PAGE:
original article

Oman Medical Journal [2017], Vol. 32, No. 5: 359-364

Influenza Research in the Eastern Mediterranean Region: A Review

Wasiq Khan1, Amira S. El Rifay2, Mamun Malik1 and Ghazi Kayali3,4*

1World Health Organization, Eastern Mediterranean Regional Office, Cairo, Egypt

2Center of Excellence for Influenza Viruses, National Research Centre, Giza, Egypt

3Department of Epidemiology, University of Texas Health Sciences Center, Texas, USA

4Human Link, Hazmieh, Lebanon

article info

Abstract

Given the importance of influenza infections in the Eastern Mediterranean Region (EMR), we conducted a comprehensive literature review to analyze the status of influenza research in the region from 2012. Influenza research has gained more momentum recently with the emergence of H5N1 and new virus strains. Research covering epidemiological, veterinary, and basic science aspects is growing. More sequences were being generated per year, not only for diagnostic purposes but also for research. We included gray literature publications in our search and found several graduate student dissertations from Egypt, which were published on an online portal. However, the search revealed some weaknesses, mostly in the areas of study design and the lack of surveillance studies. Another weakness was the fact that the publications originated from very few countries, mainly Egypt and Iran. Although improving, influenza research in the EMR remains weak. We recommend encouraging countries in the EMR to conduct more influenza research using stronger methodologies.

Influenza is a highly infectious disease caused by three types of influenza virus: A, B, and C. Influenza A infects humans and other animals causing moderate to severe illness in all age groups. Influenza B affects only humans causing milder disease. Influenza C is rarely reported as a cause of human illness.1

The World Health Organization (WHO) Region for the Eastern Mediterranean, given its location under several migratory bird flyways, is an important region for influenza research and surveillance. Countries in the region include Afghanistan, Bahrain, Djibouti, Egypt, Iran, Iraq, Jordan, Kuwait, Lebanon, Libya, Morocco, Oman, Pakistan, Palestine, Qatar, Saudi Arabia, Somalia, Sudan, Syrian Arab Republic, Tunisia, the United Arab Emirates, and Yemen. These countries lie under four of the eight global migratory bird flyways: Central Asia–India, West Asia–Africa, Mediterranean–Black Sea, and East Atlantic.2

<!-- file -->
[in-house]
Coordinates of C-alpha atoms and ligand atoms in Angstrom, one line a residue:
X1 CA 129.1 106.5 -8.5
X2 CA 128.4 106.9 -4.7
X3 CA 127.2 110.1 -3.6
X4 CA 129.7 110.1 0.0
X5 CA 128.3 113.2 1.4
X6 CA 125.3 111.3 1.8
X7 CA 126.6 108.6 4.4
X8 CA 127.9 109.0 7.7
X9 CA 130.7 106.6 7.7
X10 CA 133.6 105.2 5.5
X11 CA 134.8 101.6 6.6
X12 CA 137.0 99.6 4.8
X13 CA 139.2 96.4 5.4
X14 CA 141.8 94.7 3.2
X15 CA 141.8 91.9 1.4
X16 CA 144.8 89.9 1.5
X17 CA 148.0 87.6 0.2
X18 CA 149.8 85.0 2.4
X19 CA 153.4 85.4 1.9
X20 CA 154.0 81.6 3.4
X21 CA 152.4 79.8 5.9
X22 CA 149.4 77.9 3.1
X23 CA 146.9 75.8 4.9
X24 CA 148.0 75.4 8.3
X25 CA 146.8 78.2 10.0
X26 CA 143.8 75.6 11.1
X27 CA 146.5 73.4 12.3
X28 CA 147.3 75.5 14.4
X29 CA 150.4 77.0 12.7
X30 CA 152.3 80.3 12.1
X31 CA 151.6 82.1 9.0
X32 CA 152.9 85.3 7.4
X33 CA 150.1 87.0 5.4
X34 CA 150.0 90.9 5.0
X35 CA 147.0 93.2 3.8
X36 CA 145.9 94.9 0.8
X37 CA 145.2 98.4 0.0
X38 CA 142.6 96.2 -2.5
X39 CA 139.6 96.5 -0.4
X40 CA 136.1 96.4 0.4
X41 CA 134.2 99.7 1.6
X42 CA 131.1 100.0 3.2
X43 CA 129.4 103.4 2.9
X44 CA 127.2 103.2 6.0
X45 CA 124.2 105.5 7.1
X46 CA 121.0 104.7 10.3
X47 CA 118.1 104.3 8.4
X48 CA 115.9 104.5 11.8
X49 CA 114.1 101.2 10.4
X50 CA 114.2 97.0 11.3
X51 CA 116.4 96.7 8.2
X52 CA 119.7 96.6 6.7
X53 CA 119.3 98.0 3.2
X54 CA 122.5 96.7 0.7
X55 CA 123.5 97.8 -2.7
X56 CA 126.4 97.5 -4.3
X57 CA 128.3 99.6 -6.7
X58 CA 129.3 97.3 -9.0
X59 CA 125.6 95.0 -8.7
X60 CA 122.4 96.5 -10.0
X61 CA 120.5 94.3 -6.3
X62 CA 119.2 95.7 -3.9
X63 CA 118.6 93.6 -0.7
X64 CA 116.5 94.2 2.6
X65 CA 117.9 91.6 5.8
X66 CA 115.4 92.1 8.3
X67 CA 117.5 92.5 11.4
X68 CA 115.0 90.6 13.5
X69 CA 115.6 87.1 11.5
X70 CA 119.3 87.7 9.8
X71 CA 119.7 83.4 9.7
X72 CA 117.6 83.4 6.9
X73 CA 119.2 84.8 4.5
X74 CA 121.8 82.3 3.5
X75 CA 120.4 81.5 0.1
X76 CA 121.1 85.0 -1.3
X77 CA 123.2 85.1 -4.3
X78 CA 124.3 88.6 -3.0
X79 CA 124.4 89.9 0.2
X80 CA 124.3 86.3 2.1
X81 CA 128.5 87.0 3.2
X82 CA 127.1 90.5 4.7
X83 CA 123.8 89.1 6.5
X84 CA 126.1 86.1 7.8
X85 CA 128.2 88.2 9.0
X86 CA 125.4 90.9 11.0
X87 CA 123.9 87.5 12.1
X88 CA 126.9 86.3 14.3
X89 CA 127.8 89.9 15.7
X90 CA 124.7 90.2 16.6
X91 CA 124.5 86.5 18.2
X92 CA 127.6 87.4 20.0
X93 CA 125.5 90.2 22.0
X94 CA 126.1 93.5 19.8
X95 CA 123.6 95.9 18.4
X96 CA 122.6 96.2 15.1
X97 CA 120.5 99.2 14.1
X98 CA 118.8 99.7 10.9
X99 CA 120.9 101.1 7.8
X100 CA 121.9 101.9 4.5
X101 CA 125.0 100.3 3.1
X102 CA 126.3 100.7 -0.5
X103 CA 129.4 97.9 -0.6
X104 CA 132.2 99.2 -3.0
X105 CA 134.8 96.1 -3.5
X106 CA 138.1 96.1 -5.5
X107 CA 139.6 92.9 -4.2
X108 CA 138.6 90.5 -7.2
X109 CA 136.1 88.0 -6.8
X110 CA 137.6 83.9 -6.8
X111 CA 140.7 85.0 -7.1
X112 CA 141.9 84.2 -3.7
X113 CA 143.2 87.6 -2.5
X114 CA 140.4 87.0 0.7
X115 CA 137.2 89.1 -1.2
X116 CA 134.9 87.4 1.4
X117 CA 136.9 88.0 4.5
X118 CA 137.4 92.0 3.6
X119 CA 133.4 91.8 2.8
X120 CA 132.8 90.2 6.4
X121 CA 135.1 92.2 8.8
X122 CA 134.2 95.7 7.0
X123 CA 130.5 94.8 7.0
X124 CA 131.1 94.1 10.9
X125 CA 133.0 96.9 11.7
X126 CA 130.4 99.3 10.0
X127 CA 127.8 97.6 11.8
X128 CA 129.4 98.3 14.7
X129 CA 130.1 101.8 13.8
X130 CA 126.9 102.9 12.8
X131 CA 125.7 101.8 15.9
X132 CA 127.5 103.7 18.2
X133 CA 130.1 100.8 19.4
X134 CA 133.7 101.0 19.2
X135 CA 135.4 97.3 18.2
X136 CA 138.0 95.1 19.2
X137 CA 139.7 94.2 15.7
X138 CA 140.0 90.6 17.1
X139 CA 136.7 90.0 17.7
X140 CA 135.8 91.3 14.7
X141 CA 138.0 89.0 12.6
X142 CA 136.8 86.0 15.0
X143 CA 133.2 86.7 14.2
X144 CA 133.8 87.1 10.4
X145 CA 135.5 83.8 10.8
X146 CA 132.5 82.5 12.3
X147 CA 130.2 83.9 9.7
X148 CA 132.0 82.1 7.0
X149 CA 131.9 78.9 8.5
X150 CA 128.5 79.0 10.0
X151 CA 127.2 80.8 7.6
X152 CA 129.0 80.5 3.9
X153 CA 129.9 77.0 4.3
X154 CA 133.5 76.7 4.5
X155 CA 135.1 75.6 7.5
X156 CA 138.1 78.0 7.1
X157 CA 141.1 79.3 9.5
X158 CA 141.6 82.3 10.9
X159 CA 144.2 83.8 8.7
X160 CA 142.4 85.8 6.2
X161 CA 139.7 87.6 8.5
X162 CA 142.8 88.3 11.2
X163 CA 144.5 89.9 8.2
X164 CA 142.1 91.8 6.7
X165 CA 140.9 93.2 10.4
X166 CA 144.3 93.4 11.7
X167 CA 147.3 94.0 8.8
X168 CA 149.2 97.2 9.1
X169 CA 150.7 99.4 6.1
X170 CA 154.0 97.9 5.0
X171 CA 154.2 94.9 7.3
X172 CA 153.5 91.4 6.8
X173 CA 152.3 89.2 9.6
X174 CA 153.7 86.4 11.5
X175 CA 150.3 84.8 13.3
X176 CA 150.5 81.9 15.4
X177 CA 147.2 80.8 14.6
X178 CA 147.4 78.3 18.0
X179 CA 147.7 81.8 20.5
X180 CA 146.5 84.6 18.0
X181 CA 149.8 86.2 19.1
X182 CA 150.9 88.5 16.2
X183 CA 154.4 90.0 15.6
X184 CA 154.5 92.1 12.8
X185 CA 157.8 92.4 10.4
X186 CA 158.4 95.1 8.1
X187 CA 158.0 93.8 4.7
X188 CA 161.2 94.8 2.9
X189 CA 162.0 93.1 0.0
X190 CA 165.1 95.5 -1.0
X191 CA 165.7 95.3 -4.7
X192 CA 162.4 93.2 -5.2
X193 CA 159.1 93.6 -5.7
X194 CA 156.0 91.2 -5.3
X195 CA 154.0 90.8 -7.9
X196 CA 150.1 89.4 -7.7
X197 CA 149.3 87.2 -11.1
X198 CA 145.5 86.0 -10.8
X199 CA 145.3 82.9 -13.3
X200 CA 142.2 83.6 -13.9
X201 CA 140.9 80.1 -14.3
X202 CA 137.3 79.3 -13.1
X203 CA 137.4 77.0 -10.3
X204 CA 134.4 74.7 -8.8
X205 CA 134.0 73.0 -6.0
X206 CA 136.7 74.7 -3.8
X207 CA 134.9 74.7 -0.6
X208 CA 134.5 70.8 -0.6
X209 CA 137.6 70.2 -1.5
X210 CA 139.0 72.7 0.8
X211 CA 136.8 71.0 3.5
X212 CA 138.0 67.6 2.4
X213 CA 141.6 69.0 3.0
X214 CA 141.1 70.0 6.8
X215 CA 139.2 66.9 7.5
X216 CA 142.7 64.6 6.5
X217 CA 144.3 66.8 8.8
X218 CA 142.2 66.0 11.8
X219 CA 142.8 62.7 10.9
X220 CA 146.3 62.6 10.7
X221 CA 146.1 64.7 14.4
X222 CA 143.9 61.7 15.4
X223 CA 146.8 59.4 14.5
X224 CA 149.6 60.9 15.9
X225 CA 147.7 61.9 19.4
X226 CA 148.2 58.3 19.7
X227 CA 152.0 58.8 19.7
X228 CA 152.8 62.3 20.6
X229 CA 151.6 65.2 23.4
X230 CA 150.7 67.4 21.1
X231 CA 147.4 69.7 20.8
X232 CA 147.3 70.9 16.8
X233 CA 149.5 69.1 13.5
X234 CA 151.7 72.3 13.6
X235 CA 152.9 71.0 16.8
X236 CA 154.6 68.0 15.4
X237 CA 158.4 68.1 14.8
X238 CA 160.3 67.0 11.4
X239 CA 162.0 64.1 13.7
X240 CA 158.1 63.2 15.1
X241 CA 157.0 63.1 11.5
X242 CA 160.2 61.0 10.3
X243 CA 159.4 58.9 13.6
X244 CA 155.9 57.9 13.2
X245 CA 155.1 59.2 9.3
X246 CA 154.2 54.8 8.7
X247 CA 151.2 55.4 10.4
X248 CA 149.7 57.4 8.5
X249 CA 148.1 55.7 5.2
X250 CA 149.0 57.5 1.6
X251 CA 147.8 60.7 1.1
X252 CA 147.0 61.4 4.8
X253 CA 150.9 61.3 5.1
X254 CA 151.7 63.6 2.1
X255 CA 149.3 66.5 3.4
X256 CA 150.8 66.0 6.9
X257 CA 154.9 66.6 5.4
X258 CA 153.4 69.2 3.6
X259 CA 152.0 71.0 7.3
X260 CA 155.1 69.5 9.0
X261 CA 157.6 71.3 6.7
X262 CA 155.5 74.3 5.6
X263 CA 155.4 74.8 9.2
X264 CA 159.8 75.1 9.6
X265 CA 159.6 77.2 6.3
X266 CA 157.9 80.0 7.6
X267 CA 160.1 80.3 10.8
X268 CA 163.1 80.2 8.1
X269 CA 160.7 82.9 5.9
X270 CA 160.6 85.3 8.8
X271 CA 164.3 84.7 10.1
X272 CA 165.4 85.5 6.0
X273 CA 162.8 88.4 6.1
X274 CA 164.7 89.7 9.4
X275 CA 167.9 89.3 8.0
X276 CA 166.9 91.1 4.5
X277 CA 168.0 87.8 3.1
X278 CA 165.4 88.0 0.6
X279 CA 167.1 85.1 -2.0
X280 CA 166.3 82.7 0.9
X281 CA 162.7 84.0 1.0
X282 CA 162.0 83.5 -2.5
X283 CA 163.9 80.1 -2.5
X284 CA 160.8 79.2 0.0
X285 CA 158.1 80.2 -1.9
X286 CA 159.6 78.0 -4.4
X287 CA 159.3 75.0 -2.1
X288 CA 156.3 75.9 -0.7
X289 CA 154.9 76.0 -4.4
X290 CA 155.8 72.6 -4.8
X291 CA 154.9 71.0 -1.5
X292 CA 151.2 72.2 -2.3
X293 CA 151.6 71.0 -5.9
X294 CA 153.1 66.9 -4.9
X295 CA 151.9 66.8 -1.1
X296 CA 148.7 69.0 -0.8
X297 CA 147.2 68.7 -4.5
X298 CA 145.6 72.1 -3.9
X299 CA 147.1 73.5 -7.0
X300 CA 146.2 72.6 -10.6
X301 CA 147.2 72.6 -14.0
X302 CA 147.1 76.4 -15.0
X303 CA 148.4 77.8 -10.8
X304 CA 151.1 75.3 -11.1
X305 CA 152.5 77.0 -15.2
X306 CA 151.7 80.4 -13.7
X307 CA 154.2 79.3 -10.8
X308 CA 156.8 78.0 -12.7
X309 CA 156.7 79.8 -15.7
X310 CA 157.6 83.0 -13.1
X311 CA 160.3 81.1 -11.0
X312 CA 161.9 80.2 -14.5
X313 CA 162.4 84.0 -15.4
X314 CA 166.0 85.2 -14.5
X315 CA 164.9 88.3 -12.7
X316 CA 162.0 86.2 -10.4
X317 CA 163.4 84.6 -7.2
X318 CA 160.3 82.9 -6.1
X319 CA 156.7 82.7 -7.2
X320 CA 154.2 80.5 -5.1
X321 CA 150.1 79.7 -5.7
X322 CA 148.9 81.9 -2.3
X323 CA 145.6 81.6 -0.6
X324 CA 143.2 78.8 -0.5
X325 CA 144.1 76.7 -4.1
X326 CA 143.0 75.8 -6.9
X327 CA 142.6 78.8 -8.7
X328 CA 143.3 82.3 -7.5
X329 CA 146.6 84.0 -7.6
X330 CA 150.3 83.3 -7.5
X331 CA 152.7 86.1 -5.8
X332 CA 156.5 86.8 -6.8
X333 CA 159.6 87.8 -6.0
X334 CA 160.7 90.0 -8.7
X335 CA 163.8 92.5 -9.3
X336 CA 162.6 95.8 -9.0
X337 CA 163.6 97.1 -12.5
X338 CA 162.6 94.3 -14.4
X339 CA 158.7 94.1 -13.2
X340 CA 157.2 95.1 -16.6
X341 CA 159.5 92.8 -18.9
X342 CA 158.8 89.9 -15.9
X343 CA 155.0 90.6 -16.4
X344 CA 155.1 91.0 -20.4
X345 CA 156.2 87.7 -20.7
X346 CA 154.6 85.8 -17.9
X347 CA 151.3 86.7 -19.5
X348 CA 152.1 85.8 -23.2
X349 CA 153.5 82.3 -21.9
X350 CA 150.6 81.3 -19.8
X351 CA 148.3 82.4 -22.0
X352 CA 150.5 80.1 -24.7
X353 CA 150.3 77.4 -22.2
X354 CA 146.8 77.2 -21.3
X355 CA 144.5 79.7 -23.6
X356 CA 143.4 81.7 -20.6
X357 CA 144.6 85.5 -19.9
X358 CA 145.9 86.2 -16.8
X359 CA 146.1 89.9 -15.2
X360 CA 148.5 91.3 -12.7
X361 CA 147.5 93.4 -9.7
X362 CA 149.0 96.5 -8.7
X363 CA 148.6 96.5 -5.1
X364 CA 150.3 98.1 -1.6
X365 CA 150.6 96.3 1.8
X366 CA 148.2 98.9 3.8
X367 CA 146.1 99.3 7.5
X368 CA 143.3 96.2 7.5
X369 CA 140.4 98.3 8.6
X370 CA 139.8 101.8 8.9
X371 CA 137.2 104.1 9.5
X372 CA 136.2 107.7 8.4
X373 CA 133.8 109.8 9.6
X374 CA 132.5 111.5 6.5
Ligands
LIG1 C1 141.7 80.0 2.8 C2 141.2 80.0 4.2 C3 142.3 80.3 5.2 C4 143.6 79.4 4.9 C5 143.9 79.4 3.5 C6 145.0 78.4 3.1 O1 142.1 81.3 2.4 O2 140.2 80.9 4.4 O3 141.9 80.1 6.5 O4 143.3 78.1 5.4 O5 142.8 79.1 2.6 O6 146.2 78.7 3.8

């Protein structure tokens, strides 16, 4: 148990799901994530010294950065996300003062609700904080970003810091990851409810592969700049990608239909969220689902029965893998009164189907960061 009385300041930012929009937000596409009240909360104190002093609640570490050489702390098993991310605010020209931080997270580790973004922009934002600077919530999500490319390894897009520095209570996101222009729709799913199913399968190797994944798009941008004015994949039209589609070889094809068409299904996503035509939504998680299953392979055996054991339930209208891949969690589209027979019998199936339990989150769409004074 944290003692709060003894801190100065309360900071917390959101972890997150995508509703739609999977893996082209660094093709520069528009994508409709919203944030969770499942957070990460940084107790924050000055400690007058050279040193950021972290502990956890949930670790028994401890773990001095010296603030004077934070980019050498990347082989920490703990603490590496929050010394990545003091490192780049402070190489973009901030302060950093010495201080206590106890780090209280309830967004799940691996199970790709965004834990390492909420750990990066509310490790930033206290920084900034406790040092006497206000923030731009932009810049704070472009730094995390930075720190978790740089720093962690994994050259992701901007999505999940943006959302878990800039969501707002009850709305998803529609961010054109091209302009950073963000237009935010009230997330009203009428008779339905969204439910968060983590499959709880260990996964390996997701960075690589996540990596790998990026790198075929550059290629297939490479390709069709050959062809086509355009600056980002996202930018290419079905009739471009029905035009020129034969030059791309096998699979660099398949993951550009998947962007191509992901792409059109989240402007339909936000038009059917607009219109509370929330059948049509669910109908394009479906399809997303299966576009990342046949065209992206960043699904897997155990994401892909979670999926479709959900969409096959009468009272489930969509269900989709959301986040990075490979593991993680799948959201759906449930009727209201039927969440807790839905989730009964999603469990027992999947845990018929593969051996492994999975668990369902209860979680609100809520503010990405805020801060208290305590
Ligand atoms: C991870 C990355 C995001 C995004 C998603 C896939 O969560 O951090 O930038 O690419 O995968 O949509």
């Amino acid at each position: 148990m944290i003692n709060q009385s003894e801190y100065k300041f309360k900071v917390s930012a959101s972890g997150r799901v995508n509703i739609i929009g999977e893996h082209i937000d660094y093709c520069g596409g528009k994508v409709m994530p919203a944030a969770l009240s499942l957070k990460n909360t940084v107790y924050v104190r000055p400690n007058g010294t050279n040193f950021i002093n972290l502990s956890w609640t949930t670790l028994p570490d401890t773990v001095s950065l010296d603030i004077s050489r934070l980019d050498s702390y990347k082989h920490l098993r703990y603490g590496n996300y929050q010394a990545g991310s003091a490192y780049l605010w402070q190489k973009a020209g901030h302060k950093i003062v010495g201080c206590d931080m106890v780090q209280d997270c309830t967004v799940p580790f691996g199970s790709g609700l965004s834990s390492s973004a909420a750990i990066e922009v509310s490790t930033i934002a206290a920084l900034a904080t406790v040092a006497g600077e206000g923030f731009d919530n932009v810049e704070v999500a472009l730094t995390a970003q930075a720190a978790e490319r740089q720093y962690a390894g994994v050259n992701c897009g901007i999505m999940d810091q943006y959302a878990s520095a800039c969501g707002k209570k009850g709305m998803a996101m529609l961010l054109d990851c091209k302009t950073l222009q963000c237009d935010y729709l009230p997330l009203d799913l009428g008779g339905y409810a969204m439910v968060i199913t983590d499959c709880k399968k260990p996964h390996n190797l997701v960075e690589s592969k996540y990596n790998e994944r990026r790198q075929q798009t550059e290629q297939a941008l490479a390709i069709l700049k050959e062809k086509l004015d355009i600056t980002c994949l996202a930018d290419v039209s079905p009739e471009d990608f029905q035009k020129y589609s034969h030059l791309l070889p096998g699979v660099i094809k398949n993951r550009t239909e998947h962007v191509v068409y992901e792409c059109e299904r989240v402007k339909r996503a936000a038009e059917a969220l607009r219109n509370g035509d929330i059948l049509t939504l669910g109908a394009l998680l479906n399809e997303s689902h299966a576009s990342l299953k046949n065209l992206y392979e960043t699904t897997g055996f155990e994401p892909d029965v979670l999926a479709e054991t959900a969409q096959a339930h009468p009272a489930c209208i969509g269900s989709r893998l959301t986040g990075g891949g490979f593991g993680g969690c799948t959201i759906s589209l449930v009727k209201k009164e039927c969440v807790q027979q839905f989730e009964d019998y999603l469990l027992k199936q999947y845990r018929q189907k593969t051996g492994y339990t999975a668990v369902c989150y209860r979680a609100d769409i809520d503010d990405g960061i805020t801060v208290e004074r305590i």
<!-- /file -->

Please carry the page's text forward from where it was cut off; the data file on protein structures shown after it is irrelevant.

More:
Annually, influenza viruses circulate worldwide, causing substantial illness and death leading to considerable economic losses.3 Influenza A (H1N1 and H3N2) and influenza B viruses are the current subtypes of seasonal influenza viruses circulating in humans.4 The Eastern Mediterranean Region (EMR) is affected seasonally with influenza, with the majority of countries having a pattern of infection similar to other northern hemisphere countries peaking in the winter. However, due to their geographic location and spread, some countries (such as Qatar and Oman) have a tropical-like pattern with two peaks per year.

At the end of April 2009, an outbreak of influenza of a new type of A/H1N1 started in Mexico and the United States of America.5 The virus then spread throughout the world, causing a pandemic. Most reported cases at the time in the WHO EMR were in Saudi Arabia (14 500 cases) followed by Kuwait, Egypt, and Oman (6 000–8 000 cases). The number of fatalities in the EMR later rose to 1 018.6 More than 500 H1N1 sequences have been generated and published from several EMR countries since.

In response to the pandemic, several countries initiated vaccination campaigns in selected priority groups.7 Saudi Arabia put in place a preparedness plan that ensured the optimum provision of health services for pilgrims and minimal disease transmission on their return home.8 H1N1 is now in the post-pandemic period and has become a seasonal influenza virus that continues to circulate with localized outbreaks of varying magnitude.9

Avian influenza A virus subtypes H5, H7, and H9 have also been reported to cause human infections, given their ability to cross the species barrier and further replicate in humans.10 The EMR includes countries where avian influenza viruses, including the highly pathogenic H5N1 and H9N2, are endemic in the domestic poultry populations.